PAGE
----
Recognizing naturally emerging leaders of gangs and transforming their leadership abilities as change agents and role models then we make behavior change happen in their spheres of influence.
What I see and what I hear,
from my peers, I hold them dear
feel strong when they are near
to face the risk with no more fear
................Excerpted from a poem entitled "the risk gangs hold dear" by JohnPierre
Gangs are self-formed groups of peers that are formed out of the desire of members to gain protection and recognition. However, most gangs are linked around violence, law–breaking activities and delinquency. ‘Kabataang Gabay sa Positibong Pamumuhay’ is working to change this common and self-fulfilling view. In southern Philippines, KGPP facilitators strive to reveal and recognize the good and enduring characteristics of gangs and use these characteristics to promote positive change and address violence and risks.
According to JohnPierre, “the reason why young people engage in risk-behaviors and elevate their risk of HIV infection is not result of their lack of knowledge to HIV, but rather because of the behavioral characteristics of the peer group and the functioning of their sexual networks where they belong. Improving their knowledge should be coupled with addressing their environment then behavior change comes as follow. We can only change gang culture if we first change the way we think, feel and work for gangs.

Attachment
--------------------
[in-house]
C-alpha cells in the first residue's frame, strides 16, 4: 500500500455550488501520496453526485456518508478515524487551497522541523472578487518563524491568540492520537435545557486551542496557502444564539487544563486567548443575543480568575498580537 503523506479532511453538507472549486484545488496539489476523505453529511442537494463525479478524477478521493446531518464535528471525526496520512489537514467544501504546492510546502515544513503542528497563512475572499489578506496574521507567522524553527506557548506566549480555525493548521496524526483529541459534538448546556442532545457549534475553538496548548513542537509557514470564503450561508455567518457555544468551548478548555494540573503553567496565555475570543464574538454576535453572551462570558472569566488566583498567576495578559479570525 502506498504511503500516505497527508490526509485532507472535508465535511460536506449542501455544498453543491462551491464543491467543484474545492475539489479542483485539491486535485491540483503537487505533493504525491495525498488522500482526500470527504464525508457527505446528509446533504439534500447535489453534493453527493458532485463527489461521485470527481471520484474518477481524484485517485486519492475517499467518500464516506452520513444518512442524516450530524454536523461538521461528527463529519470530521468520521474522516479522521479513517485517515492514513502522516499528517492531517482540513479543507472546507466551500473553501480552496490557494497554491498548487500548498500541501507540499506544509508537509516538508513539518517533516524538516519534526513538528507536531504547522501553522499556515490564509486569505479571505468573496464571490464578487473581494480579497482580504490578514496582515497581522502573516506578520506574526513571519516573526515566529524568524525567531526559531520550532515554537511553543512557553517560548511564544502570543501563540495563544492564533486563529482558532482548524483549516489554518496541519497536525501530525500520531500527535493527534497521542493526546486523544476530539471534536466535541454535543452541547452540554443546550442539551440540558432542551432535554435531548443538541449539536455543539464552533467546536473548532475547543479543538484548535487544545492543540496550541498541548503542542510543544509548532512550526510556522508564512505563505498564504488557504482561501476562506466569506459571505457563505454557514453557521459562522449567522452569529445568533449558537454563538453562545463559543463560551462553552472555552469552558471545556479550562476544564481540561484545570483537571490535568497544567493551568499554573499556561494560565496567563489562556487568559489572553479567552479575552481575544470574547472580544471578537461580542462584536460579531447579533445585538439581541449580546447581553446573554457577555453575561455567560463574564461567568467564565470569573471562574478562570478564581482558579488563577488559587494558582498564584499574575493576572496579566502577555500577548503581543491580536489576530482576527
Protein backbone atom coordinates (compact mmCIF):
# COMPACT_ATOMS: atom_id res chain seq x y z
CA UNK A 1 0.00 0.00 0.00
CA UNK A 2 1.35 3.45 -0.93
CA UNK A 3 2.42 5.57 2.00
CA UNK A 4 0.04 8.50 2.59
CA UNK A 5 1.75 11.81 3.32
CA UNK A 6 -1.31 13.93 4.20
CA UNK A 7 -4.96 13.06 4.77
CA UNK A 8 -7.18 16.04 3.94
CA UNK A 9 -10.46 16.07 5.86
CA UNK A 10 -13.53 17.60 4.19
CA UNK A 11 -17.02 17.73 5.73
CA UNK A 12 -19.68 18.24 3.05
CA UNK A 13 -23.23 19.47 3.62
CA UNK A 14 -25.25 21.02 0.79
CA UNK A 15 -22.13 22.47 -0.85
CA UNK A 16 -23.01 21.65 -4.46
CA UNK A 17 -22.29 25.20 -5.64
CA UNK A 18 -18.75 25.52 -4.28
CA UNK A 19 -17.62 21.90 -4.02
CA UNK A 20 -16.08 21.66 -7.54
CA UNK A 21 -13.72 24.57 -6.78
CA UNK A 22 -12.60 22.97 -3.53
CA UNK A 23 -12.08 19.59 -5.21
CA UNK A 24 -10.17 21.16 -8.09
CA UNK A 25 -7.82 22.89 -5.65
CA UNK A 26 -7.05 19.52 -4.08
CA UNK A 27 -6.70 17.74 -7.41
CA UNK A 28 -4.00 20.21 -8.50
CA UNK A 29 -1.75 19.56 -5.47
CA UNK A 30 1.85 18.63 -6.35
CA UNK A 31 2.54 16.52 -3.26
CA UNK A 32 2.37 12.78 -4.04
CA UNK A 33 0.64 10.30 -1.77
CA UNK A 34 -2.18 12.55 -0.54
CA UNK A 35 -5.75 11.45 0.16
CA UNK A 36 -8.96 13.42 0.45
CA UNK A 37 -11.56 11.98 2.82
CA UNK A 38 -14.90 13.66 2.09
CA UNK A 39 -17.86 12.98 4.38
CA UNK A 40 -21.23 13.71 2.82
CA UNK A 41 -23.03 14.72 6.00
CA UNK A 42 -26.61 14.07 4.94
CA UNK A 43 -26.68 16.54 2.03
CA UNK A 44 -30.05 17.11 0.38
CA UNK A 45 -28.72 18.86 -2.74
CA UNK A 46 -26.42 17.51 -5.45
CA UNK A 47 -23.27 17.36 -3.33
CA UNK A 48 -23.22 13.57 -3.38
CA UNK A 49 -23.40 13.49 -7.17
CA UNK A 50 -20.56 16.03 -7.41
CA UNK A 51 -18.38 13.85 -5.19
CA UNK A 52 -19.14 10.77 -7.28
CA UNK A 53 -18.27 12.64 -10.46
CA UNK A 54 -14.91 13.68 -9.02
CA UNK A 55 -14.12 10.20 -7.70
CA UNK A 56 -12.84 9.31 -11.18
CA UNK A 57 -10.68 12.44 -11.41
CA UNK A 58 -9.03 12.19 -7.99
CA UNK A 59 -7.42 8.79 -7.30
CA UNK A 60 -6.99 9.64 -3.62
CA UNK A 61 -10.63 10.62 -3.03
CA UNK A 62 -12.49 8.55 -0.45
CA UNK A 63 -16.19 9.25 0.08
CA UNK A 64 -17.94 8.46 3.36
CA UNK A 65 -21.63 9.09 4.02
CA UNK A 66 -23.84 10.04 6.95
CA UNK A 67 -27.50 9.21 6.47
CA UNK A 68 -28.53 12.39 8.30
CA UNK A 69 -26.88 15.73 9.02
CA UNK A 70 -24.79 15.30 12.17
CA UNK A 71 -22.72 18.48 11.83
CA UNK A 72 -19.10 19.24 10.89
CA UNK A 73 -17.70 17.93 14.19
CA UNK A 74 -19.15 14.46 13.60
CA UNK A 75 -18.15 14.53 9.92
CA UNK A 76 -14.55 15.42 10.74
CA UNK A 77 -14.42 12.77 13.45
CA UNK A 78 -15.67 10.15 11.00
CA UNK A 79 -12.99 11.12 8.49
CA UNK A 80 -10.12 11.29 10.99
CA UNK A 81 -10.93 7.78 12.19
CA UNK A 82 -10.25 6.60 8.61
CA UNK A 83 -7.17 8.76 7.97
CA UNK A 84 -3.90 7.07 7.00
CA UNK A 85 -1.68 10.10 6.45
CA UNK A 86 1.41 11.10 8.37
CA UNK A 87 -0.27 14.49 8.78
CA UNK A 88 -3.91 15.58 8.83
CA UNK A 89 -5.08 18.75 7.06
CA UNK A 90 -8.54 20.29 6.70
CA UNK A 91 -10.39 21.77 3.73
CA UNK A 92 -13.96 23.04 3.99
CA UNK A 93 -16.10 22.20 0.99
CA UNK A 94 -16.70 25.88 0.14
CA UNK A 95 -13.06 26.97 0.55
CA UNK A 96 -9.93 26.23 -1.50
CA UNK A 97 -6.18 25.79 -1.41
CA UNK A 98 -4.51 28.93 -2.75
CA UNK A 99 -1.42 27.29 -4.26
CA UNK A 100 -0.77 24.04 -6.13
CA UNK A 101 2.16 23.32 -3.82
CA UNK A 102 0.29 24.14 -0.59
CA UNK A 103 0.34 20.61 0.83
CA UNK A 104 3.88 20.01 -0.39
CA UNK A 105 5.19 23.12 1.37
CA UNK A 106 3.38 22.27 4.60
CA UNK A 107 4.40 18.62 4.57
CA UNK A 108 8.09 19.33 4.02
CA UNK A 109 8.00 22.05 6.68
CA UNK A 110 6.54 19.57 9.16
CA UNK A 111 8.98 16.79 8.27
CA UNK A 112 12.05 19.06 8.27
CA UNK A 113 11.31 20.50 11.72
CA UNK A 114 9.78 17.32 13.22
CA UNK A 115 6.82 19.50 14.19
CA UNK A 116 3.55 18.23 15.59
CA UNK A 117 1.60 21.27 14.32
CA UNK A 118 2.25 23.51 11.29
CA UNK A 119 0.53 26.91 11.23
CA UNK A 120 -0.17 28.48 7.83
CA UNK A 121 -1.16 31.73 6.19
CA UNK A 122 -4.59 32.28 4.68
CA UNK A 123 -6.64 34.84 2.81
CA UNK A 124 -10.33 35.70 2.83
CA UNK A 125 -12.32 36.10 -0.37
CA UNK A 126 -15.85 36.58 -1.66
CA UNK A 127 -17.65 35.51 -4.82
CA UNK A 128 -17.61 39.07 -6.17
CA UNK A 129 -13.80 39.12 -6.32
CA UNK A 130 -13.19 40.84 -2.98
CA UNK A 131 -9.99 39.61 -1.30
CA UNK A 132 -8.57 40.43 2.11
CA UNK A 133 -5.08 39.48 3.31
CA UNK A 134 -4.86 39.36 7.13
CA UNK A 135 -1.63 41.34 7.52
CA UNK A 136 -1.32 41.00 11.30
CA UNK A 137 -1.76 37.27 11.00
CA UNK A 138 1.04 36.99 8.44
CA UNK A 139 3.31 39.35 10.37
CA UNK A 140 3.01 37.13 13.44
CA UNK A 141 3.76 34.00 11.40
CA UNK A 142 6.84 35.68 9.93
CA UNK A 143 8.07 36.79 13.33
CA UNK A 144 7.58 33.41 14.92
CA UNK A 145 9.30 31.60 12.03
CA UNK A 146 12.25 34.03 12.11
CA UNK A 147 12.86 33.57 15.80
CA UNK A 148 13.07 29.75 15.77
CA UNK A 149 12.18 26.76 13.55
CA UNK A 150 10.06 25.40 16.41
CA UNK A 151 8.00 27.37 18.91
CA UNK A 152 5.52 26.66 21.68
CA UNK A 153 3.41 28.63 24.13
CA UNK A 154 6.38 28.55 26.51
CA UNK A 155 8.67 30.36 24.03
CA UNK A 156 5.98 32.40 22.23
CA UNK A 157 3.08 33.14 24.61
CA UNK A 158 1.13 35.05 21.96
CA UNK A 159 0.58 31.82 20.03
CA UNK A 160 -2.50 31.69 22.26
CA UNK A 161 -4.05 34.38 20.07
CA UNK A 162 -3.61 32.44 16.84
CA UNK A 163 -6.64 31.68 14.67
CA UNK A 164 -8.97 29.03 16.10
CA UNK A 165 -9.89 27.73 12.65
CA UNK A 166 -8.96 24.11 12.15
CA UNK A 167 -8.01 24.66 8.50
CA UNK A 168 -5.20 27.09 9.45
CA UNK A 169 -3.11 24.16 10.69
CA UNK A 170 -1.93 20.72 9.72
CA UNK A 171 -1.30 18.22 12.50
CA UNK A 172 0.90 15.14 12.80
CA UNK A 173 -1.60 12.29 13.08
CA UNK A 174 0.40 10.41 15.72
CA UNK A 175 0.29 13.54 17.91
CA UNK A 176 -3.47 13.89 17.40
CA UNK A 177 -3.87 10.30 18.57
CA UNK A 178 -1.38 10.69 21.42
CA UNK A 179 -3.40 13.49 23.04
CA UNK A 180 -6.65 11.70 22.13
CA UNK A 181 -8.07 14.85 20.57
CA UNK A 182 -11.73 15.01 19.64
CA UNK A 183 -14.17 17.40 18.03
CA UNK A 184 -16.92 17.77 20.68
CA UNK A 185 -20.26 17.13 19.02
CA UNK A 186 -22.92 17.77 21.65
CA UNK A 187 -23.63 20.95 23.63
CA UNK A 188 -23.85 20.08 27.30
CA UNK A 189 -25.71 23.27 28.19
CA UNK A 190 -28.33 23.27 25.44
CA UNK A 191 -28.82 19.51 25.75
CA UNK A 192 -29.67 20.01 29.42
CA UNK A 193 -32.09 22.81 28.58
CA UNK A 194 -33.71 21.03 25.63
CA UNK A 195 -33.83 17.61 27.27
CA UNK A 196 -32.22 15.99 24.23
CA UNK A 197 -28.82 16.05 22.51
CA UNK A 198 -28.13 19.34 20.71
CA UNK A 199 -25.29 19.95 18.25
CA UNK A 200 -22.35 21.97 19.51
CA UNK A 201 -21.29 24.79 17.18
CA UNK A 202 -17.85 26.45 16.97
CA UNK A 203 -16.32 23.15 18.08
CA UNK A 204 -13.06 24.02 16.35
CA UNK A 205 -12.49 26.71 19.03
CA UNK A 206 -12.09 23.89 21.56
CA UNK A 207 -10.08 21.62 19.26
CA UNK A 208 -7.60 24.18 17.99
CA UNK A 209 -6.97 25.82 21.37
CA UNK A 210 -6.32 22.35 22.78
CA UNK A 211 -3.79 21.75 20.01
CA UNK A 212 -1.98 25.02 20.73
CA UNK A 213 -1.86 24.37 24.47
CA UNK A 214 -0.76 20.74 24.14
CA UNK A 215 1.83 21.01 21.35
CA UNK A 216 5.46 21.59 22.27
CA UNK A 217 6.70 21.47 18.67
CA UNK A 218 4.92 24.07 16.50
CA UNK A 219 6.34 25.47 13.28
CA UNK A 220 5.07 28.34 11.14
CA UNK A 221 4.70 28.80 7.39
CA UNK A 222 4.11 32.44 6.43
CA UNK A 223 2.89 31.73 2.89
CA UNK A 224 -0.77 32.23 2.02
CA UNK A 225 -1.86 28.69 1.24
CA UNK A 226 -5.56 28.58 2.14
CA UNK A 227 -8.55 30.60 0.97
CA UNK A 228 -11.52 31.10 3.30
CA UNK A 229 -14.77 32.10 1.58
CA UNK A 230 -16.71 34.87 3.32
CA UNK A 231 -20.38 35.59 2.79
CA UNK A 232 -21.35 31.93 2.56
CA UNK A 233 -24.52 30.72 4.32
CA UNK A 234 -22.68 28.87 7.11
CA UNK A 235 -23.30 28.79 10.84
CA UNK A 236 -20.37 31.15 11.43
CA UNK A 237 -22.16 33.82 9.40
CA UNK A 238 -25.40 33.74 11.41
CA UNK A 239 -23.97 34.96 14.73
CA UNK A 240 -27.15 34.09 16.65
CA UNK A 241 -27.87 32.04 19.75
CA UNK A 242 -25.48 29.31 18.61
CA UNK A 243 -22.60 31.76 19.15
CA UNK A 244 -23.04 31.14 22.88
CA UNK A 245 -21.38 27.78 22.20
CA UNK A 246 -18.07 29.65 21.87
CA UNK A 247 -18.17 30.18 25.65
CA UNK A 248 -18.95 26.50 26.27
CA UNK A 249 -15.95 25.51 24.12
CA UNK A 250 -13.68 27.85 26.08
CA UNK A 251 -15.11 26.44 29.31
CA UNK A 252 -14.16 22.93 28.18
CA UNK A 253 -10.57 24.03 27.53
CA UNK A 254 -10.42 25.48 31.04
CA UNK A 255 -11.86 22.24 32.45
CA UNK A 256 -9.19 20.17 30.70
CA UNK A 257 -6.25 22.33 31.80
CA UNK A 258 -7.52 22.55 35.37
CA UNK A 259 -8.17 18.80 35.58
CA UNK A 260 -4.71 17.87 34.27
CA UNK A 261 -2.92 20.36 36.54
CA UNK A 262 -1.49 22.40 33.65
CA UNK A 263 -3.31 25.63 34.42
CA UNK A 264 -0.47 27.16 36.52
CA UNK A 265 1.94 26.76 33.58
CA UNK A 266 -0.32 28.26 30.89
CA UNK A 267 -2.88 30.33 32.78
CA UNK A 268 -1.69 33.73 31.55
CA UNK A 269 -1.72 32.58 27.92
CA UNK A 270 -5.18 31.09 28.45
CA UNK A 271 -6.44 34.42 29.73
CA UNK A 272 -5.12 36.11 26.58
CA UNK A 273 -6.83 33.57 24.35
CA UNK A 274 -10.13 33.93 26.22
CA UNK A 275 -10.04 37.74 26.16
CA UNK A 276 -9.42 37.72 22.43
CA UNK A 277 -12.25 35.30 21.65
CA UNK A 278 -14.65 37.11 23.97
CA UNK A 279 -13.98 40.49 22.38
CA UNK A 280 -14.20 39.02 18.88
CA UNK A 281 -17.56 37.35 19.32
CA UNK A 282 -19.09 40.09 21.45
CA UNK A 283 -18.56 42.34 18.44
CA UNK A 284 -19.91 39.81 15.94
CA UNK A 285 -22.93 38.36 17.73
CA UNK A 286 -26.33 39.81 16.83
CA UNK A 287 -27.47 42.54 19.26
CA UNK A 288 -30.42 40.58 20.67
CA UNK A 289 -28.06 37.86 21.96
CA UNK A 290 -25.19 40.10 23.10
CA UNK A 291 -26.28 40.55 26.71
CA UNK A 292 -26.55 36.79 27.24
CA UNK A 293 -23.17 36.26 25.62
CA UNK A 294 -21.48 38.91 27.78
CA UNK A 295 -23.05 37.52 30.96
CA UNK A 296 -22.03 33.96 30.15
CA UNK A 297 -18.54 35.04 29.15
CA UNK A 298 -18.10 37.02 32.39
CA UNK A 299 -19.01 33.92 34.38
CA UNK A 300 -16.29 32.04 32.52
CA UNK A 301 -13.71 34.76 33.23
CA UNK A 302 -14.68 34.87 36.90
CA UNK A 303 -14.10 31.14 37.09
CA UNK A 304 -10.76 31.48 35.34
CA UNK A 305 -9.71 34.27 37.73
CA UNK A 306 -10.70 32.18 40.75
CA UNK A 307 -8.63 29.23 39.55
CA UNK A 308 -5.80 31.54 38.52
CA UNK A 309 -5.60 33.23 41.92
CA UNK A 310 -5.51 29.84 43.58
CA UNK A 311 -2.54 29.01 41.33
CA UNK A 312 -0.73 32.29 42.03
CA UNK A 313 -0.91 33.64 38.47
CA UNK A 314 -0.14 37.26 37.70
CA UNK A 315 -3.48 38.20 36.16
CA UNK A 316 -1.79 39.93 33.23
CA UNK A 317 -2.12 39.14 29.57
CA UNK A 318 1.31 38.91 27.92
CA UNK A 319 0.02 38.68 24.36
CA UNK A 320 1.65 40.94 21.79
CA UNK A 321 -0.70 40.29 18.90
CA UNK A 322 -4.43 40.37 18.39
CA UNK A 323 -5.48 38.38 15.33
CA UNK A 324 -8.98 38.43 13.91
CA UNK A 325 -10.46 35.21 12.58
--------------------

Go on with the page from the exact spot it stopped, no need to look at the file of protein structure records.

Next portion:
For instance, gang members engage in sex for varying reasons and most engage due to the reward they feel they get. Their reward maybe the income they generate out of the sex, the feeling of being “loved” or “comforted”, the passage to “manhood” and feel more like a ‘man’ and among others. They also involve in doing crime to feel the increasing “respect” of the peers. Every gang members have their own peer-sanctioned abilities (as requirements for membership) to obtain these rewards which when combined supplements each other and later defines the dominating and enduring subculture of the group. Eventually, a natural leader is chosen and emerge as one who have the abilities to obtain all the rewards (that can be benefited by the group)..
Acknowledging the potentials of emerging natural leaders as reinforcers of a good behavior influences them to become role models for their peers. We should harness this capacity. For example, JhanJhan, a natural leader among street youth in Molo Iloilo City is now taking the responsibility of influencing his peers to reduce their risk by using condoms. If the leader uses condoms, the rest of the group will use condoms as well. He did not succeed once when he was a peer educator but sees improvement now as role model. Now his peers are looking for condoms where he do mentoring on how to use them correctly and consistently. So we create role models amongst peer educators, not just peer educators.
JhanJhan now both promote protection for the members of his peer-group and strive to live with new-found tolerance with rivals of other peer groups that continually re-earn the allegiance of their peers and retain their authority not as perpetuators of violence and risk-behaviors but as change agents. He represented his peer group, as well as KGPP and Iloilo City during the Philippine National Children's Conference held in Antipolo City Philippines on August 27-30, 2009 sponosred by the Council for the Welfare of Children to promote his advocacy on HIV and AIDS prevention among youth.
KGPP believe in change. Change is inherent in each and everyone. We need to be patient enough and never give up. Our perseverance is the hope of every community to reveal the change they want to be”